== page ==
Decided: July 3, 1951.
GENERAL ACCIDENT FIRE AND LIFE ASSURANCE CORPORATION, LTD., PLAINTIFF,
MAE N. BATTERSON, DEFENDANT
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Plaintiff herein seeks the recovery of $900 paid to the defendant under an insurance policy, as reimbursement for the loss of a diamond ring. This matter was originally tried before the Burlington County District Court and was there dismissed without prejudice "so that the matter might be brought in the Chancery Division."
The facts in connection herewith are as follows: On March 21, 1947, the plaintiff issued a policy of insurance to the defendant, insuring her against "theft from the premises or a depository" of "jewelry * * *." The premises described in said policy were 137 Cherry Street, Mount Holly, New Jersey. Among other conditions, the following appears:
"1. (b) Theft. The word 'theft' includes larceny, burglary and robbery. Mysterious disappearance of any insured property shall be presumed to be due to theft.
2. The company may pay for the loss in money or may repair or replace the property and may settle any claim for loss of property either with the insured or the owner thereof. Any property so paid for or replaced shall become the property of the company. The
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insured or the company, upon recovery of any such property, shall give notice thereof as soon as practicable to the other and the insured shall be entitled to the property upon reimbursing the company for the amount so paid or the cost of replacement."
On or about December 26, 1947, the defendant reported to the plaintiff the theft of a 90-point blue-white diamond ring from her residence at 137 Cherry Street, Mount Holly, New Jersey. On June 24, 1948, the defendant executed a sworn proof of loss in which she stated that she had placed said diamond ring in a dresser drawer at 137 Cherry Street, Mount Holly, New Jersey, and a few days later, "when she went to look for the ring it could not be found." She reported this disappearance to the police chief of Mount Holly, New Jersey. The plaintiff, through its agent, thereupon investigated the entire matter, and although there was no proof of an actual theft, offered to pay the defendant, because of the mysterious disappearance of said jewelry, the sum of $800 in the event the defendant did not intend to purchase another ring, or the sum of $900 if she did intend to purchase another ring. The defendant thereupon notified the plaintiff that she desired to purchase another ring. She added $140 of her own money and paid a total of $1,040 for a new ring.
On or about November 20, 1948, the defendant reported to the plaintiff that the diamond ring for which she had filed the claim had been found in the home of a friend at Medford, New Jersey. She then tendered herself ready to deliver to the plaintiff either the original ring which had disappeared or the new ring which she had purchased for $1,040. Plaintiff refused this tender and has demanded the repayment of $900.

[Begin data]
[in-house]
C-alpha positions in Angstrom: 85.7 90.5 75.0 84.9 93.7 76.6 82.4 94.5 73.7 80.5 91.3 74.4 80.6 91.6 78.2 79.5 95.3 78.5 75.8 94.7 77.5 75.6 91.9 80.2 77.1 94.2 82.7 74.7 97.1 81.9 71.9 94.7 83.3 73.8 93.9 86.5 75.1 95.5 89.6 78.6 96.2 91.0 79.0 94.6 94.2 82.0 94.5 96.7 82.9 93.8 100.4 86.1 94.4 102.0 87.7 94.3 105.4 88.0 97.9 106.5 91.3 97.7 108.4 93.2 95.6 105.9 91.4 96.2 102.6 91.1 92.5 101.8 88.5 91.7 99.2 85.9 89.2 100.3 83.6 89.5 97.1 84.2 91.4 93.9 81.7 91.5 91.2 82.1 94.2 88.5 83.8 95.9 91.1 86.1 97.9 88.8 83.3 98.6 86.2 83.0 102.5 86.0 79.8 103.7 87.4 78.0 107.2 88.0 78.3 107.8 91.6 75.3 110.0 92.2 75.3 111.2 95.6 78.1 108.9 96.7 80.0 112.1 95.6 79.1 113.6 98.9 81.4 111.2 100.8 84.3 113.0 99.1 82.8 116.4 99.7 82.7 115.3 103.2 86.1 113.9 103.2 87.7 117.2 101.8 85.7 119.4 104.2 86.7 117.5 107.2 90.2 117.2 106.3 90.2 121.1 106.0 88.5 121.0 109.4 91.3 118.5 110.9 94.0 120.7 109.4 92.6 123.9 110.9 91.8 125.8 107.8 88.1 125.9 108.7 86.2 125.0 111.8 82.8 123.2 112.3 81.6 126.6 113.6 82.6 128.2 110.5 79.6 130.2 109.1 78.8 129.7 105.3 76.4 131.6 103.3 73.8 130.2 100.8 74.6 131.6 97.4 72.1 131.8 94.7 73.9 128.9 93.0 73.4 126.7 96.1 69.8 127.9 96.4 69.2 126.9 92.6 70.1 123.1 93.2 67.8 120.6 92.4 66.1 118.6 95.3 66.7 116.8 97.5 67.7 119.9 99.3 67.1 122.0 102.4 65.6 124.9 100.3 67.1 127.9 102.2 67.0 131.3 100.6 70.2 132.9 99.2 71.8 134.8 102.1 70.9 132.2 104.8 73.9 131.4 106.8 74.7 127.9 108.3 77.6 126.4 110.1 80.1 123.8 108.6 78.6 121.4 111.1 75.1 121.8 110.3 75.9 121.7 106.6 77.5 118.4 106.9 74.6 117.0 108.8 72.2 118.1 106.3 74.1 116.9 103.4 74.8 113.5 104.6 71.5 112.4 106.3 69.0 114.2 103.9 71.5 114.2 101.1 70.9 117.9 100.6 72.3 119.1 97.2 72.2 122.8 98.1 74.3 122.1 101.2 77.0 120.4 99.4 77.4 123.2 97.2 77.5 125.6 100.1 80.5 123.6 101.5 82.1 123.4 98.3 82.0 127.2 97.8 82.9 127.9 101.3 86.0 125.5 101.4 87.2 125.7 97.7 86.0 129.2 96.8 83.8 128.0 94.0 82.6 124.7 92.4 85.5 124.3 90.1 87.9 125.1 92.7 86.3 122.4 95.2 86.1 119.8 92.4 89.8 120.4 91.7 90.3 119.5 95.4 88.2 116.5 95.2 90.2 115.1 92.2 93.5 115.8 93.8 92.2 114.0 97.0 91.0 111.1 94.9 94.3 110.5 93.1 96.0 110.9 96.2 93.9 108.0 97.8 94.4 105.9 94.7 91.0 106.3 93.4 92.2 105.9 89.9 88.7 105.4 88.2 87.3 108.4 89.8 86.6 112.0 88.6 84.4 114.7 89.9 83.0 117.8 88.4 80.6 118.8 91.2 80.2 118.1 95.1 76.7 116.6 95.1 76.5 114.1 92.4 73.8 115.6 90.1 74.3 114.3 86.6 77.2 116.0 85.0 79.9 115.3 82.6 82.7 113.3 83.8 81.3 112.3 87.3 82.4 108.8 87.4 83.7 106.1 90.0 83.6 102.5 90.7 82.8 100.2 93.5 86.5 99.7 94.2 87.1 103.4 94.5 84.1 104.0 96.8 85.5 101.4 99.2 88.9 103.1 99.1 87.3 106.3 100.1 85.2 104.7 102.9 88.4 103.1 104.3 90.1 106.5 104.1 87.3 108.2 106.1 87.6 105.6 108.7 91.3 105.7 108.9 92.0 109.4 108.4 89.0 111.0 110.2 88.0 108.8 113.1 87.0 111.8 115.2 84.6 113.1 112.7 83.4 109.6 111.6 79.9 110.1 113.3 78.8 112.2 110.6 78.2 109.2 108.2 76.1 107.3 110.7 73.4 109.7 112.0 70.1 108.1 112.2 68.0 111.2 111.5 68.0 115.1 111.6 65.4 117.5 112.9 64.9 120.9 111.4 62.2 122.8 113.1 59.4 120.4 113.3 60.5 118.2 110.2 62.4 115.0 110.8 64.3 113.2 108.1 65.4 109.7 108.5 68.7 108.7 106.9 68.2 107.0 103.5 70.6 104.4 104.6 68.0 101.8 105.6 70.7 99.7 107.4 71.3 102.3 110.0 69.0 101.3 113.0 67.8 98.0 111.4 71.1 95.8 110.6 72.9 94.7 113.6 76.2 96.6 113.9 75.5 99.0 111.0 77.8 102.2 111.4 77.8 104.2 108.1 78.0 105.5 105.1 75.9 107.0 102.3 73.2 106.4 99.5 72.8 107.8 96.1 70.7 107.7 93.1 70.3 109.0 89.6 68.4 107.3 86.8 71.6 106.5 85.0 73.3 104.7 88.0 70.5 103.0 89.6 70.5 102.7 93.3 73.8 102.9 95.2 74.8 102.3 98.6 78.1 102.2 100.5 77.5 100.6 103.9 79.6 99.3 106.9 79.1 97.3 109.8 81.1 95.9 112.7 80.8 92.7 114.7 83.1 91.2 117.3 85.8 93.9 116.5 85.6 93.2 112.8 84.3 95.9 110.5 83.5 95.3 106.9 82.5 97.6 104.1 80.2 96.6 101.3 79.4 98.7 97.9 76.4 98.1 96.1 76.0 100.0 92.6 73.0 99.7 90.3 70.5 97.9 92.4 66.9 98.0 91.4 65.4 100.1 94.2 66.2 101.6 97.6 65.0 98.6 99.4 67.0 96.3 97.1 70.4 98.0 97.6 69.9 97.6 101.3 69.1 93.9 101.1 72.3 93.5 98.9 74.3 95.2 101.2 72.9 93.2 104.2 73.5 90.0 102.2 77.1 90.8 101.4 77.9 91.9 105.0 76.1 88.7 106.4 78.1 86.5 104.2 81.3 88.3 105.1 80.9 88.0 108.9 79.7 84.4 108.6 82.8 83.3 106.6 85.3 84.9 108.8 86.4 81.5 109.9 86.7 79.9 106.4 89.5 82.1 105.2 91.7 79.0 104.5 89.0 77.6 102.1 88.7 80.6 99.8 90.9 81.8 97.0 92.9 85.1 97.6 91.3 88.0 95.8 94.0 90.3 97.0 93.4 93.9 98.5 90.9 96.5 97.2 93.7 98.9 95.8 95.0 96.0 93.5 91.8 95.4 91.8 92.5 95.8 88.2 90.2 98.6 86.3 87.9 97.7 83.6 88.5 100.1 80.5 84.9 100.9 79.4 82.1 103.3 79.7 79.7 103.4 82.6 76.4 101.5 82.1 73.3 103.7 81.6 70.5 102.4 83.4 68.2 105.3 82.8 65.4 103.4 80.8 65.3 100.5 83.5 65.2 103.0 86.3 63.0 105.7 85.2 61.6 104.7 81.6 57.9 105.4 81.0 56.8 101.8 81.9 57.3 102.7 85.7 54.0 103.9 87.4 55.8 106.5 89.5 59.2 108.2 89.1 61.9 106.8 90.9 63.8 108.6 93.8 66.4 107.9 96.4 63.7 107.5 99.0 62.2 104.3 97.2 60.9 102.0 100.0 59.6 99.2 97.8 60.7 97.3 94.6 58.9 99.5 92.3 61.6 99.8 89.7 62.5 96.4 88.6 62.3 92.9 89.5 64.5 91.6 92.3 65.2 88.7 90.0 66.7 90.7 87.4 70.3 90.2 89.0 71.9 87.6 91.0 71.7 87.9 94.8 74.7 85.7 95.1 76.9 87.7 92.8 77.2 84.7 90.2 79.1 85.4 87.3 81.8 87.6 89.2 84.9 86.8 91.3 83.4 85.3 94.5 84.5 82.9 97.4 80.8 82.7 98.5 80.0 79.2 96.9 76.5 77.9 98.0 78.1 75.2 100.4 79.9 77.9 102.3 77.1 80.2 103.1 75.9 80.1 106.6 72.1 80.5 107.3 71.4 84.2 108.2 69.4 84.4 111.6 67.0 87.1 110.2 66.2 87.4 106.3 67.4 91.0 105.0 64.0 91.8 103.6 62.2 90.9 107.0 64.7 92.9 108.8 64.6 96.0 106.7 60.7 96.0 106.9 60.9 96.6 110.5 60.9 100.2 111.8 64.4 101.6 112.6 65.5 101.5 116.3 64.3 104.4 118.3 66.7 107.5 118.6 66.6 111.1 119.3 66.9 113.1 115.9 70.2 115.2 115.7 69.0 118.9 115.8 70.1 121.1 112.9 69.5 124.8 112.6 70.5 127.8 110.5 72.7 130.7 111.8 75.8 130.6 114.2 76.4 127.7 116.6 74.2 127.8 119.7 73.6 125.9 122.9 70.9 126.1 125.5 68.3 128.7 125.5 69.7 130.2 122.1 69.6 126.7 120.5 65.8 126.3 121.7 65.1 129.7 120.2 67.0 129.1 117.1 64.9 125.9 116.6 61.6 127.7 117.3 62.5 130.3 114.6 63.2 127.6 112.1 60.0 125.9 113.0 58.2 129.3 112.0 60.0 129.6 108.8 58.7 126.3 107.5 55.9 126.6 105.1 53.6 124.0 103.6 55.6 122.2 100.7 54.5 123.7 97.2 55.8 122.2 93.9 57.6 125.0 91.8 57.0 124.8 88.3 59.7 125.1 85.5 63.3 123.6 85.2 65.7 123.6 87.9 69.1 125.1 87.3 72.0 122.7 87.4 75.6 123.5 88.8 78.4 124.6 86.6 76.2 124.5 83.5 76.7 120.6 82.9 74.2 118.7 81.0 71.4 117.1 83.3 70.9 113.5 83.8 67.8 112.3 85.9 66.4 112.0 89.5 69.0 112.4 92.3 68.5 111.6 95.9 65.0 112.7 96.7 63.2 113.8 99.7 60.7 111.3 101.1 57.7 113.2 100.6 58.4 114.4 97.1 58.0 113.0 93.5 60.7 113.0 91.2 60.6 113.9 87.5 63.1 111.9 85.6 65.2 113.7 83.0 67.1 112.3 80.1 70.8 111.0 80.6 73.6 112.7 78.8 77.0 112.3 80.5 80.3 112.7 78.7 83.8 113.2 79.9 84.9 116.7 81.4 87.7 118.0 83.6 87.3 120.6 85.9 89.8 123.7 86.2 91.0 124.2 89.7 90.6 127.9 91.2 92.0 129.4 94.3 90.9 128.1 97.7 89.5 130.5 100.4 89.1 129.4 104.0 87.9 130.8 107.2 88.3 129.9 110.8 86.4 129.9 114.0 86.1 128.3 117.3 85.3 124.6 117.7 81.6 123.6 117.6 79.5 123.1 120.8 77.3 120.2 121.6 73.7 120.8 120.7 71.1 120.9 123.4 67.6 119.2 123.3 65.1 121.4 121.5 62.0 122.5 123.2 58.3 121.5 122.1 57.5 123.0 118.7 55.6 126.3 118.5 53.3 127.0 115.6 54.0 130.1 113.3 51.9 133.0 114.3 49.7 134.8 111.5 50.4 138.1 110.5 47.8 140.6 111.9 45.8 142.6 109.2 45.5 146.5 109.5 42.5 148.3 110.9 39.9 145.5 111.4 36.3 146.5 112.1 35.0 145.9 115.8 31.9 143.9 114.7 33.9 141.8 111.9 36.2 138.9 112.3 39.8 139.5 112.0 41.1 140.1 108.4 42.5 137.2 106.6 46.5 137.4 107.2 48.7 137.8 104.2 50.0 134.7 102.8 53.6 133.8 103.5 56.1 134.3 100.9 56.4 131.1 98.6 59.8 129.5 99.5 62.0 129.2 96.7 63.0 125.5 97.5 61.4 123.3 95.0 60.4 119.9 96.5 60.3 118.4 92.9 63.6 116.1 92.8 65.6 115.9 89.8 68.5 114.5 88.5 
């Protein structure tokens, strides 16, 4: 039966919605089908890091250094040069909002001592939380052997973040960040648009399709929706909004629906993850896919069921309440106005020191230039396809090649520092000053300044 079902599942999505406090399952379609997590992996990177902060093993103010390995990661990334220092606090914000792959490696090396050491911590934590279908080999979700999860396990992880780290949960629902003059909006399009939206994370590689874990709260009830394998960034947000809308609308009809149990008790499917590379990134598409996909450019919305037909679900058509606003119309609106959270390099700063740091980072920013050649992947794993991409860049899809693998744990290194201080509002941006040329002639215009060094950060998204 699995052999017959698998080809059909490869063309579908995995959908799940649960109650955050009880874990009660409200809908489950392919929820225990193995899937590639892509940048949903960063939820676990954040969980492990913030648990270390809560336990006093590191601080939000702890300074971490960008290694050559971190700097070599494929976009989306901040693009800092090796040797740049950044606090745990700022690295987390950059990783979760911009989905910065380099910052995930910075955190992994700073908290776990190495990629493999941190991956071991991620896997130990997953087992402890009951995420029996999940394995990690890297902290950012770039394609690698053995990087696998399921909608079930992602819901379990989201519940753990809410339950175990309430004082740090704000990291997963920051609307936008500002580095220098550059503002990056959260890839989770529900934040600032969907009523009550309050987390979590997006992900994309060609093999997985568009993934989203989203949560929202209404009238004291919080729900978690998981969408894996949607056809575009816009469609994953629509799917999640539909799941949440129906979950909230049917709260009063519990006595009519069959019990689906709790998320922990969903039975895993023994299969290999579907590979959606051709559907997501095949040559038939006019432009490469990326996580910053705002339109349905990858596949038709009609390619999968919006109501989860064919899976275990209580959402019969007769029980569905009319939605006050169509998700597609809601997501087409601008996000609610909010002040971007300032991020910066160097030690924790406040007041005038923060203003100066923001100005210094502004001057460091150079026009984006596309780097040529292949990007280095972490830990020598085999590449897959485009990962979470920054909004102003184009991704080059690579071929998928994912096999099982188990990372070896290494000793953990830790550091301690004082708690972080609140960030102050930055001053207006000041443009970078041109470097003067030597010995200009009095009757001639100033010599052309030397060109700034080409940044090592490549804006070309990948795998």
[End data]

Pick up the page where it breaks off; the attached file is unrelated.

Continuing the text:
It has been stipulated by and between counsel that there is absent any question of fraud, the plaintiff being satisfied that the statement of the defendant as to the disappearance of the insured ring was an honest mistake.
Plaintiff contends that since the ring in question did not mysteriously disappear from the premises mentioned in the insurance policy, as proven by the ring's discovery at another
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address, its settlement in payment was induced by mistake and that it is entitled to recover the sum paid in settlement.
The answer to the position of plaintiff is to be found in Worcester Loom Co. v. Heald , 78 N.J.L. 172 (Sup. Ct. 1909), where the court said:
"We are not now concerned with the question whether or not the objections of the defendants to the plaintiff's claim were unfounded. The rule is that a compromise of a disputed claim made in good faith furnishes a good consideration to support a contract, even though it should appear that such claim was in fact wholly unfounded."
In Dobbs v. New Amsterdam Casualty Co. , 101 N.J.L. 176 (E. & A. 1924), the court had before it a matter in which a settlement had been agreed upon after due investigation. Thereafter, but prior to the actual payment of the agreed compromise figure, the insurer notified the insured that it would make no payment, since the loss was not covered by its policy. Recovery was allowed upon the alleged agreement to compromise and settle, although the court refused recovery upon the policy itself.
A compromise of a disputed claim under an insurance policy, made after an investigation of the circumstances concerning a loss, absent any fraud, furnishes a good consideration to support a contract to pay an agreed sum to the insured and is irrevocable.
The action of the plaintiff will therefore be dismissed.